The clouds rolled in, very misty and visibility was reduced to less than a few hundred feet.  All around us we could here rock fall and the occasional creak and moan of the glacial river of ice.  The ground was very rocky here and once again this demanded a lot of concentration.  Tsewang warned me to be alert to rock fall and indeed every couple of minutes we could hear (and not always see) rock fall around us.  It was spooky but the rock fall danger seemed quite modest.

At this point I was pretty tired as we hit the nine-hour mark of our climb and we had one last obstacle—a very steep 10-minute climb up above the lateral moraine until we reached the plateau where Gokyo resides.  I felt very relieved to finally be here—this was one tough challenge today!

I found a room at the Fitzroy Inn, which is hands down the best place I’ve stayed at since the trek began.  I even have a hot shower in my room, which I used for a good 15 minutes.

I’m waiting for dinner and then an early bed as I write this.  Tsewang and I have decided to modify our plans going forward a bit.  Originally, we were going to climb a mountain here called Gokyo-Ri, which has some of the most fantastic views of Everest and the surrounding mountains.  However, we didn’t get here to almost four and there were no views to be had anyways.  Therefore, tomorrow we plan to get up early, climb Gokyo-Ri with very little weight, and return here to the lodge and gather up our stuff.  We’ll have lunch here and then head back across the glacier to Dranag.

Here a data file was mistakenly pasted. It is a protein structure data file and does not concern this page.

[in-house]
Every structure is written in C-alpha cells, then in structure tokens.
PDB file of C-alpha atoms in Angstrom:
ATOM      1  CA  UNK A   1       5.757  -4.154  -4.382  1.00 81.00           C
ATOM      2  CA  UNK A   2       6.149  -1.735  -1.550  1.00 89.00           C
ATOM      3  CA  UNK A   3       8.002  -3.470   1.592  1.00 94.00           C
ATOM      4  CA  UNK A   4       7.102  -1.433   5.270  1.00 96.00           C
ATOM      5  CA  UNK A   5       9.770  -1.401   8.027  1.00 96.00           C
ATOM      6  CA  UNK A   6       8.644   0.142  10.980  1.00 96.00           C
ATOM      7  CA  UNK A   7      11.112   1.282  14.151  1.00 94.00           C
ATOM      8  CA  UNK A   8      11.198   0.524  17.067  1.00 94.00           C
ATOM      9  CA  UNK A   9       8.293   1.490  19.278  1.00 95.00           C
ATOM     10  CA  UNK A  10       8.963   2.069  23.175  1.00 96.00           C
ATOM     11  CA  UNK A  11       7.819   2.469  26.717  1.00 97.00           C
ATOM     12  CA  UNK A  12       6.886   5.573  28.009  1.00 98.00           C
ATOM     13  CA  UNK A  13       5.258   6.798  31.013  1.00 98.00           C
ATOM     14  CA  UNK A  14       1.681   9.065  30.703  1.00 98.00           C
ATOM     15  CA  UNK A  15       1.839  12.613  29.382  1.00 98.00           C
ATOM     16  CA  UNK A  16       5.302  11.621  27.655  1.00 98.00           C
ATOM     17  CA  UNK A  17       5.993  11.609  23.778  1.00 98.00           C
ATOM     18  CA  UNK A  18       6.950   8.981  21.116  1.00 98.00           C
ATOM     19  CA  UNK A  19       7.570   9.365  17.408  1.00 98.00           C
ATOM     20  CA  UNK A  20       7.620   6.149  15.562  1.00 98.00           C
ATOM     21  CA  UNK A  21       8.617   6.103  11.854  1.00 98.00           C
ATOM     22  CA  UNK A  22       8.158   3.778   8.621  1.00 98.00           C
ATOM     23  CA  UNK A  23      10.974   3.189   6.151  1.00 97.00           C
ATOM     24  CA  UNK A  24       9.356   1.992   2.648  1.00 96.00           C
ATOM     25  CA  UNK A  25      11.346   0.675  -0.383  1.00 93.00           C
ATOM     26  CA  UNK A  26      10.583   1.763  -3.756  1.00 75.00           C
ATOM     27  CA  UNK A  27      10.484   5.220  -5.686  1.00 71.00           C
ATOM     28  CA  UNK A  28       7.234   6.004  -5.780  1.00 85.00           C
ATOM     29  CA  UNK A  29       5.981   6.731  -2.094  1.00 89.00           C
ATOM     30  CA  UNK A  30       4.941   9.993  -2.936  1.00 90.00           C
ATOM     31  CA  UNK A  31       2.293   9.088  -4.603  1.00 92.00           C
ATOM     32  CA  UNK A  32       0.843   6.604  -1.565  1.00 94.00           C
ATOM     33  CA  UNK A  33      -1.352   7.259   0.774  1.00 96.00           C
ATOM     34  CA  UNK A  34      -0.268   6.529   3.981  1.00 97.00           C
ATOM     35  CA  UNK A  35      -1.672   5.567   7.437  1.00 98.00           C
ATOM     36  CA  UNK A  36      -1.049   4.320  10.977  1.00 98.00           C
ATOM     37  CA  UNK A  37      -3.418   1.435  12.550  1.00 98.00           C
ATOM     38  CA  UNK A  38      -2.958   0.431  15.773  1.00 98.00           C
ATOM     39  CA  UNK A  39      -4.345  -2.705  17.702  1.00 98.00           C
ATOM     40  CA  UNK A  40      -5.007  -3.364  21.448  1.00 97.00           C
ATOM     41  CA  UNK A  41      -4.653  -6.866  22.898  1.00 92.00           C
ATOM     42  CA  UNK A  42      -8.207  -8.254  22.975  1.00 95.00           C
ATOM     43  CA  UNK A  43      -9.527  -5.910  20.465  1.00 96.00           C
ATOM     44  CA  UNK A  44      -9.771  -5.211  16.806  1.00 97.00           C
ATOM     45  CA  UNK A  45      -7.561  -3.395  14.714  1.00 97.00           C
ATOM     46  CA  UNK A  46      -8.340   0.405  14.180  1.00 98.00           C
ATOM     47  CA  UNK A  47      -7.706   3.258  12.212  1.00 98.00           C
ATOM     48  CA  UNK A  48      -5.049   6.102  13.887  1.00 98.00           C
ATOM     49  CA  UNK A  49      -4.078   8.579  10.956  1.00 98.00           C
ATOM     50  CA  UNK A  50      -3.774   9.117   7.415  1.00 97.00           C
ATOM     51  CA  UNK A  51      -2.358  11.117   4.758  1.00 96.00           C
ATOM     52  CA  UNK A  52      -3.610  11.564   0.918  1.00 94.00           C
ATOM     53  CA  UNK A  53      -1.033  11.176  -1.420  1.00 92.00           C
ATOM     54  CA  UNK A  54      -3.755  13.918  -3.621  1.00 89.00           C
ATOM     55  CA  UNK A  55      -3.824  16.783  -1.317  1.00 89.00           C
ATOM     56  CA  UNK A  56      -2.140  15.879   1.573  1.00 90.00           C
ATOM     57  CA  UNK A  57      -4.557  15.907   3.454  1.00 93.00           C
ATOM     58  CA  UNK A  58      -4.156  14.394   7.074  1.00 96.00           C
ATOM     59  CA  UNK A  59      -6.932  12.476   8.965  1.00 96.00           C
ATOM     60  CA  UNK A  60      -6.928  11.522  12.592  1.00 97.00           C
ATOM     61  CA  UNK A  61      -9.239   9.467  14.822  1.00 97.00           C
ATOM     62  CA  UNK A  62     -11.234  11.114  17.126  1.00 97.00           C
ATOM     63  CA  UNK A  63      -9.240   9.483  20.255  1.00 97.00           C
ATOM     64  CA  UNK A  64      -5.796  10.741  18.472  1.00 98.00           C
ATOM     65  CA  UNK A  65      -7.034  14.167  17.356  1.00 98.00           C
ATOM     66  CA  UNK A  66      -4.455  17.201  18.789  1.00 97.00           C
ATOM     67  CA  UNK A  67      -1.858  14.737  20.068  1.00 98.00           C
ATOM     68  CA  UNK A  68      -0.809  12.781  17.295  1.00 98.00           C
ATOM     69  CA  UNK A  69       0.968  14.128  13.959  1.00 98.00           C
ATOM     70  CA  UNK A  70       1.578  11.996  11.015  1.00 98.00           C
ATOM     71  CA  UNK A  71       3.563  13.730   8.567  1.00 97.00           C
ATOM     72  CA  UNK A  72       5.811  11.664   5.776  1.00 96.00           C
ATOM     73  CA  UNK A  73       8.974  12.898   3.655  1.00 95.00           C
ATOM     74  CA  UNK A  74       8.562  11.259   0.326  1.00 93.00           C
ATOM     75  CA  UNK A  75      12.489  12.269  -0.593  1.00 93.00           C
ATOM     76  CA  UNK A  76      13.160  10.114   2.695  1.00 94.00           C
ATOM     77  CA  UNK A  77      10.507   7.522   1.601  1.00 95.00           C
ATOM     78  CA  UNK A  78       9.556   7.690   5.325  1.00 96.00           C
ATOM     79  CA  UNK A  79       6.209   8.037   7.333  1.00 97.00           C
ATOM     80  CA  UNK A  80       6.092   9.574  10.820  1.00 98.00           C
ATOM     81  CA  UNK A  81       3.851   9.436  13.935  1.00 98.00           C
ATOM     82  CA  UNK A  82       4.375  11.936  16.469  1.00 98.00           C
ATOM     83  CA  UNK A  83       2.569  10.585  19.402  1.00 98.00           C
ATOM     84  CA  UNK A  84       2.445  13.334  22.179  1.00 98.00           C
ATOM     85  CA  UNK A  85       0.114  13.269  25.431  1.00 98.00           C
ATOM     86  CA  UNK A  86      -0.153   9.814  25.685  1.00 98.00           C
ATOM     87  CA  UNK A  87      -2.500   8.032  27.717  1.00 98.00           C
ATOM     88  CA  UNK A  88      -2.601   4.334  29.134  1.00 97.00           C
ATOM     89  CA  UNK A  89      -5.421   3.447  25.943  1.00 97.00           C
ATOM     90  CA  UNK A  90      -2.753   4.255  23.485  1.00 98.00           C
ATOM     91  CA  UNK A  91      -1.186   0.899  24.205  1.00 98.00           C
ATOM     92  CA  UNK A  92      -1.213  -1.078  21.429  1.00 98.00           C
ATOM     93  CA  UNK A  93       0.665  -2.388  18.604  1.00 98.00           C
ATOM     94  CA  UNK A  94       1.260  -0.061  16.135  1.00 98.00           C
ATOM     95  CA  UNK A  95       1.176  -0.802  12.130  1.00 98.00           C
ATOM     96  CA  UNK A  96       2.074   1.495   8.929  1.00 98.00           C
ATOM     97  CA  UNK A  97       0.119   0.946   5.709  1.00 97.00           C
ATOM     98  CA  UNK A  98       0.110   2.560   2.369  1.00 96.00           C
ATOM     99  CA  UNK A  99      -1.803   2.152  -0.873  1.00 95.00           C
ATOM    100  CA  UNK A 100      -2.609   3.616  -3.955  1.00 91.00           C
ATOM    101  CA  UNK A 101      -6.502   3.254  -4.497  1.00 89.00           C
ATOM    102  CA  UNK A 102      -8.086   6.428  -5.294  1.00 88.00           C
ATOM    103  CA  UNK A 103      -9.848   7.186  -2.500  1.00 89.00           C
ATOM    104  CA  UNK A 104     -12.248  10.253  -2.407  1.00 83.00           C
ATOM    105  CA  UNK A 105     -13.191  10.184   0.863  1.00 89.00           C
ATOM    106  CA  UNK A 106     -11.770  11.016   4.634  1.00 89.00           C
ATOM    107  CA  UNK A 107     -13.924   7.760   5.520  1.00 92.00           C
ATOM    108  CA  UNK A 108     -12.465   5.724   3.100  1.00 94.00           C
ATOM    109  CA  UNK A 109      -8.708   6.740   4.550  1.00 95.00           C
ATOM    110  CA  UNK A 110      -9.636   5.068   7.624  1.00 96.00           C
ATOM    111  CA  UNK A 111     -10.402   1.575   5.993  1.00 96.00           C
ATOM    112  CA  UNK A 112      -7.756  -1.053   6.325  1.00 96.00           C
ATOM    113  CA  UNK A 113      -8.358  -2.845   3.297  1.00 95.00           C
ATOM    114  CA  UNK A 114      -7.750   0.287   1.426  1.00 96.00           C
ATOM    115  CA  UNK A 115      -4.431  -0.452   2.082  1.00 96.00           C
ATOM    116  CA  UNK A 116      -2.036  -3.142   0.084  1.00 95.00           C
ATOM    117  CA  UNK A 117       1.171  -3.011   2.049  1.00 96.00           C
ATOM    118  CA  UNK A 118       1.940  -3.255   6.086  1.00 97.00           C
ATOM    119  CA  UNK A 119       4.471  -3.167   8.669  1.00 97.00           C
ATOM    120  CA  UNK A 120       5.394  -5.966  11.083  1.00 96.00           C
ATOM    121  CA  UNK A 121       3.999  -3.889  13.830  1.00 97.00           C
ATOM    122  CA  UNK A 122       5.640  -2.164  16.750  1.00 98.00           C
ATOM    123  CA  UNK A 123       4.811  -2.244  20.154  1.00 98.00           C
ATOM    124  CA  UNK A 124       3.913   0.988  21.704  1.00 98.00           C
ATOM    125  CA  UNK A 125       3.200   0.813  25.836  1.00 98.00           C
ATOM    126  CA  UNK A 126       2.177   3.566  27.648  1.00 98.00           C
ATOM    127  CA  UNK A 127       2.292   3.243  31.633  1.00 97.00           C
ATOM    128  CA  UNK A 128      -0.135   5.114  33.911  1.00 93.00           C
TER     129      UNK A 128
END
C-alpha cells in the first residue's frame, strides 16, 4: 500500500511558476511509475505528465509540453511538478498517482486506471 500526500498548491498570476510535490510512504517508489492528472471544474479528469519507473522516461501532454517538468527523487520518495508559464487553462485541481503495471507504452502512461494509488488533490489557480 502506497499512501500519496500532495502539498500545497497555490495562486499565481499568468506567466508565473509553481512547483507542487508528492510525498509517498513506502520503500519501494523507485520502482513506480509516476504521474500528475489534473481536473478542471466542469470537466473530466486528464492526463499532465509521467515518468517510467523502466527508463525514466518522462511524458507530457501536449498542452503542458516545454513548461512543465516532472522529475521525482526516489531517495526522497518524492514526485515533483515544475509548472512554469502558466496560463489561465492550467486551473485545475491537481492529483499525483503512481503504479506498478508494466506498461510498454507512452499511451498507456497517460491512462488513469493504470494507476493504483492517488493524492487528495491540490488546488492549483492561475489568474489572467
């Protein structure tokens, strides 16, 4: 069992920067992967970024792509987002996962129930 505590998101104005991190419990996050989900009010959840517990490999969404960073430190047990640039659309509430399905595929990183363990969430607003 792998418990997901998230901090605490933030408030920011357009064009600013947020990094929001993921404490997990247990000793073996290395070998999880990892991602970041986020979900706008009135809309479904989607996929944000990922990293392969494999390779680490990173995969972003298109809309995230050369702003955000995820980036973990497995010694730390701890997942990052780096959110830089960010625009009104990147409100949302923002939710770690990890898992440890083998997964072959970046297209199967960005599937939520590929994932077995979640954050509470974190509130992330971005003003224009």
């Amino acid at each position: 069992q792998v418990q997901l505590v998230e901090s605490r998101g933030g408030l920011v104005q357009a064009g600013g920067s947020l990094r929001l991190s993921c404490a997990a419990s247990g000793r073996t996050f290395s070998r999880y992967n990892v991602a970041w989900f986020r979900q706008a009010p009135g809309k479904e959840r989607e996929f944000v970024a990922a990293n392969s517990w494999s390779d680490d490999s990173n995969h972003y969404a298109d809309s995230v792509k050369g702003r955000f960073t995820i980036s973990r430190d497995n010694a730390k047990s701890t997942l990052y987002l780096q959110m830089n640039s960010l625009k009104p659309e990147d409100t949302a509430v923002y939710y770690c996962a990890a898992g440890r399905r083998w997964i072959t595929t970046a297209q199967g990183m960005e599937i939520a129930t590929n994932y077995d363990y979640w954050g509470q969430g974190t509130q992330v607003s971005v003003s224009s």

This should be a much easier day than today.  Maybe 6 hours max and more downhill than uphill.  We plan to sleep in Dranag tomorrow night and then will get up early to cross back over Cho La pass—this time it should take just 6 hours (because we are starting at Dranag as opposed to Gokyo) or so to get back to Dzonglha, where depending on how we feel and the weather we can sleep there or push on a bit more to Loboche.  In either case, we would go for Everest Base Camp on the 23rd and we should complete our five-day trek mid day that day.

Stats for today: we covered 8.97 linear miles over the course of nine hours and 16 minutes (including 30 minutes for lunch).  We ascended just over 2,400 feet and descended 3,100 feet.

I’m a bit tired but feel very good about today.  It’s not like a major summit day at Aconcagua or Kilimanjaro, but I’d have to rate this is one of the most demanding and ultimately satisfying climbs of my life.  It certainly threw a wide variety of challenges our way!

Of course, throughout the day and certainly tonight my thoughts are with Anders up at Camp One—I can’t wait to hear of his status and safety.  And also of course of my family and friends back home.

This is an experience of a lifetime for sure but I’m beginning to think more and more about returning to the life I left back home some 21 days ago.

Onward and Upward.

Tsewang and i at the summit--18,000 feet or so:

Heading down (carefully!);

1 comment:

jlchristofferson74 said...

Awesome dad! We're looking forward to having you back home. Love you!